• The United States Government Accountability Office (GAO) issued a new report on the effectiveness of drug courts which found that drug courts reduce recidivism, reduce drug use, and save money.
    • Illinois recently passed a law, the Task Force on Inventorying Employment Restrictions Act, which creates a task force to review all state statutes, administrative rules, policies, and practices that restrict employment of individuals with a criminal history, and to report these employment restrictions and their impact on employment opportunities to the Governor and the General Assembly. State agencies must also report on all applicants they reviewed who underwent a background check and provide information about people who were denied licensing or employment as a result of their convictions.
    • A Detroit man is suing his former employer, a nationwide chain of private dental clinics, Great Expression Dental Center, for HIV discrimination. After privately revealing his status to his office manager in order to explain why he needed time off for medical appointments, the individual says that he was subjected to a campaign of harassment and other mistreatment by co-workers and supervisors. After several months of mistreatment, he was hospitalized, which led to his termination for excessive unexcused absences.
    • The Pew Center on the States' Public Safety Performance Project recently released two new products designed to educate policy makers and others about various evidence-based practices for reducing recidivism and increasing public safety, a Q&A with five state corrections directors on overcoming barriers that limit their ability to combat recidivism and a video that looks at four core strategies for reducing recidivism.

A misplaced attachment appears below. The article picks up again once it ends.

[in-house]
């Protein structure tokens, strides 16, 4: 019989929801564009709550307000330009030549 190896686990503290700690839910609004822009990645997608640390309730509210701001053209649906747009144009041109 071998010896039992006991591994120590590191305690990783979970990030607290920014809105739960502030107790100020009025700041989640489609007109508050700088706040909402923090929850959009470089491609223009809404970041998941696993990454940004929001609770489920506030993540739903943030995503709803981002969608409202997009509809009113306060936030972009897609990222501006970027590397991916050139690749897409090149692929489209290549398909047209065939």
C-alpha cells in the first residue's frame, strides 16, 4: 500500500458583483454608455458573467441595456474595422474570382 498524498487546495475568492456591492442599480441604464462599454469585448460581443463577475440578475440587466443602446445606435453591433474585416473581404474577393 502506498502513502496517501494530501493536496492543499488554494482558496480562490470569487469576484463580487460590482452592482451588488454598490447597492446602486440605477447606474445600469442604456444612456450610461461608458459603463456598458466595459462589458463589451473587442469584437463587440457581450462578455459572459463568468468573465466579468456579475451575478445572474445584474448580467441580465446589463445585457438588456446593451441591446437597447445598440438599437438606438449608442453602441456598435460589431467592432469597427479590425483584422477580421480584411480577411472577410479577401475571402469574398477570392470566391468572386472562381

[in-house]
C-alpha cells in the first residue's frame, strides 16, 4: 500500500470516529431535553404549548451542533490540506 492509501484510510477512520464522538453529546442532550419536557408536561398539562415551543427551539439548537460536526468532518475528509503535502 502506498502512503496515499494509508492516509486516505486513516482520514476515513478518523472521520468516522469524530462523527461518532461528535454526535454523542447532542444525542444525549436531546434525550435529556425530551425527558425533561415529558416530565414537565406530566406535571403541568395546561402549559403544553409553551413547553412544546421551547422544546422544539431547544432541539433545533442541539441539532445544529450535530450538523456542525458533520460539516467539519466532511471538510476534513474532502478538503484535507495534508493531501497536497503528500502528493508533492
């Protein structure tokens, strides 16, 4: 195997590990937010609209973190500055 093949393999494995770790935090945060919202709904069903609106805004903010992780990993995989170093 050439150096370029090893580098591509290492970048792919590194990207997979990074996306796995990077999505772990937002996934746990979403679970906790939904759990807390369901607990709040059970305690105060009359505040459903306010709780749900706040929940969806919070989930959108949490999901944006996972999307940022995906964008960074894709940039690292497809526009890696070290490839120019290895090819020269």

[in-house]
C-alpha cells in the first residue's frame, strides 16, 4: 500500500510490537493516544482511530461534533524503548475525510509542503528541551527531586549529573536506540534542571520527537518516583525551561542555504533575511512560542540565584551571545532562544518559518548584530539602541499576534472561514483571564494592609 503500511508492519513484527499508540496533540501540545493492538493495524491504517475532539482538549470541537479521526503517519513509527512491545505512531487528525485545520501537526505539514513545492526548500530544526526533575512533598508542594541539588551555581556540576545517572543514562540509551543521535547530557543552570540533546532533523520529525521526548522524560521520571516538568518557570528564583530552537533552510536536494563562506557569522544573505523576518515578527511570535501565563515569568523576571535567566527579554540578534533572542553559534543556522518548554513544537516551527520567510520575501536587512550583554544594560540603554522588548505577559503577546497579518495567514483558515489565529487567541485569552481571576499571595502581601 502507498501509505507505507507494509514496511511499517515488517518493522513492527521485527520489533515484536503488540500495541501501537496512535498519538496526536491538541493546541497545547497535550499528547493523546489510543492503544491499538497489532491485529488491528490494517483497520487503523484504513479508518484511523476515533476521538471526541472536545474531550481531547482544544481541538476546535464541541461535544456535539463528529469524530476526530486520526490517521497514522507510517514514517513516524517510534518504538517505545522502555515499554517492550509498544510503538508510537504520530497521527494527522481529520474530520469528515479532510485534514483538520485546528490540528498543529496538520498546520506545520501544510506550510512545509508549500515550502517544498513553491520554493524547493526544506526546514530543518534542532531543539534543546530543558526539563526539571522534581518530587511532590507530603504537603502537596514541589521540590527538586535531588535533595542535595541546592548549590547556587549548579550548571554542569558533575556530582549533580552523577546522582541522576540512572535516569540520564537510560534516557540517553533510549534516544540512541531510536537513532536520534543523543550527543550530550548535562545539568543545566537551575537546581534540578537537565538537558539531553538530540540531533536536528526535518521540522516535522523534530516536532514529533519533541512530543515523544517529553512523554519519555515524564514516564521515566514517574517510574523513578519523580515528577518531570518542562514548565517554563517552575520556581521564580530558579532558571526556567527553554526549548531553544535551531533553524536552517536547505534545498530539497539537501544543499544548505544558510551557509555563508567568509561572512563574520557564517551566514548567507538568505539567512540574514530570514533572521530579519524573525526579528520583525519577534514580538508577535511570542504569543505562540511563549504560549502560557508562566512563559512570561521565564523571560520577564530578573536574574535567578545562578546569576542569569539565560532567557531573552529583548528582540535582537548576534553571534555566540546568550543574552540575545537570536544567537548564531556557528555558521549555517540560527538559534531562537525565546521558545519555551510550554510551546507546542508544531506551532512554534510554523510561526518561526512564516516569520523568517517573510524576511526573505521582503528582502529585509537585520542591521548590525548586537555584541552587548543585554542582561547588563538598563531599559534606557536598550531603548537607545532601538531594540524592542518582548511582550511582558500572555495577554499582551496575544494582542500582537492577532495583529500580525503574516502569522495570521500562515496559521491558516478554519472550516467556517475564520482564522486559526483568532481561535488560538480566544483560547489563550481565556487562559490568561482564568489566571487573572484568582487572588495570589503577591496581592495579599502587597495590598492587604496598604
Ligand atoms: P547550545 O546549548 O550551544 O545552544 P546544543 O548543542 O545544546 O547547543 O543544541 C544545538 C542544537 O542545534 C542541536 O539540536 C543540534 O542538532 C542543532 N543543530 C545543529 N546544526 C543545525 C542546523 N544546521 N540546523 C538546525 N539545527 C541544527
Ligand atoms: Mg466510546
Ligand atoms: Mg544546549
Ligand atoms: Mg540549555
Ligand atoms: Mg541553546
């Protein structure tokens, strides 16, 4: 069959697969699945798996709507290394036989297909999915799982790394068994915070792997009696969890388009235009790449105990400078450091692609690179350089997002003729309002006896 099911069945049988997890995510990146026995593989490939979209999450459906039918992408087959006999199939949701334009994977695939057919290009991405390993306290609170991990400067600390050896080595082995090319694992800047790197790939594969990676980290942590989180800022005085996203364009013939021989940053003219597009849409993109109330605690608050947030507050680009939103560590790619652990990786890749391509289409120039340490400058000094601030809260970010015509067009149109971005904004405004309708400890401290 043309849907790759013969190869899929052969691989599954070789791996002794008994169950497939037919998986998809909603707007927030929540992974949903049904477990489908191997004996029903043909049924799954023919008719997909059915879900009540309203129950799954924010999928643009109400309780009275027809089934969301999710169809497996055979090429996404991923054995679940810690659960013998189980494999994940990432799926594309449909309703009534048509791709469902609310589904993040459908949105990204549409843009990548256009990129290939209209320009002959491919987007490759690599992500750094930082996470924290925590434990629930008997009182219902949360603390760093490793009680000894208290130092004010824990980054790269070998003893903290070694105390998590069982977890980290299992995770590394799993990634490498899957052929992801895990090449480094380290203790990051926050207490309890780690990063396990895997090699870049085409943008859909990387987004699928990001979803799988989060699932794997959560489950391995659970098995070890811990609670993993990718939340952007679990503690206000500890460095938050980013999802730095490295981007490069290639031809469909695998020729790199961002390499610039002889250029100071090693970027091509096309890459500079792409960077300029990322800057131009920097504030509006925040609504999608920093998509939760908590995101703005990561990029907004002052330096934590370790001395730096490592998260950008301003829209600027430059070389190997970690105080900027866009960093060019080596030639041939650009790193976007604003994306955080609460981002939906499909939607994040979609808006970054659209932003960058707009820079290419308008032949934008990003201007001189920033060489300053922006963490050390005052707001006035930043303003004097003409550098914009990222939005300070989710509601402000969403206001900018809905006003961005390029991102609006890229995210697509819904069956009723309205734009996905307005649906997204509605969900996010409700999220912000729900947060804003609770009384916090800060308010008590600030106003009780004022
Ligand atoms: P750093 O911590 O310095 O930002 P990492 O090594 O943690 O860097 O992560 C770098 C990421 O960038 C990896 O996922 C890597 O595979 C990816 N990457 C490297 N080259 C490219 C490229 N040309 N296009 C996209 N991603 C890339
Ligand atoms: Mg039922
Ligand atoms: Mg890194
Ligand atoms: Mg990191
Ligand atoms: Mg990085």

• The Urban Institute recently released a white paper that looks at the impact of efforts to reduce the growth of state prison populations on local jails, supervision offices and community-based providers, as well as how decisions on the local level can conflict with state efforts and recommendations on how state and local leaders can work together to avoid these problems.
    • Monitoring the Future's most recent annual survey of teen drug use found that the number of teens using marijuana on a near daily basis has reached a 30-year-peak. Meanwhile, use of alcohol, cigarettes and cocaine continues to decline.
    • The New Jersey State Legislature recently passed legislation allowing pharmacies to sell syringes to individuals without a prescription. New Jersey is currently one of only two states that still bar access to syringes without a prescription. In an editorial this week, the New York Times called on Governor Christie to sign the legislation.

    From Our Partners

    • The Green Lantern Project, the Fortune Society's green jobs project, and Stanley Richards, the Senior Vice President of Programs at The Fortune Society, were featured in an MSNBC piece that discussed the challenges facing individuals with criminal records in finding employment in the current economic climate.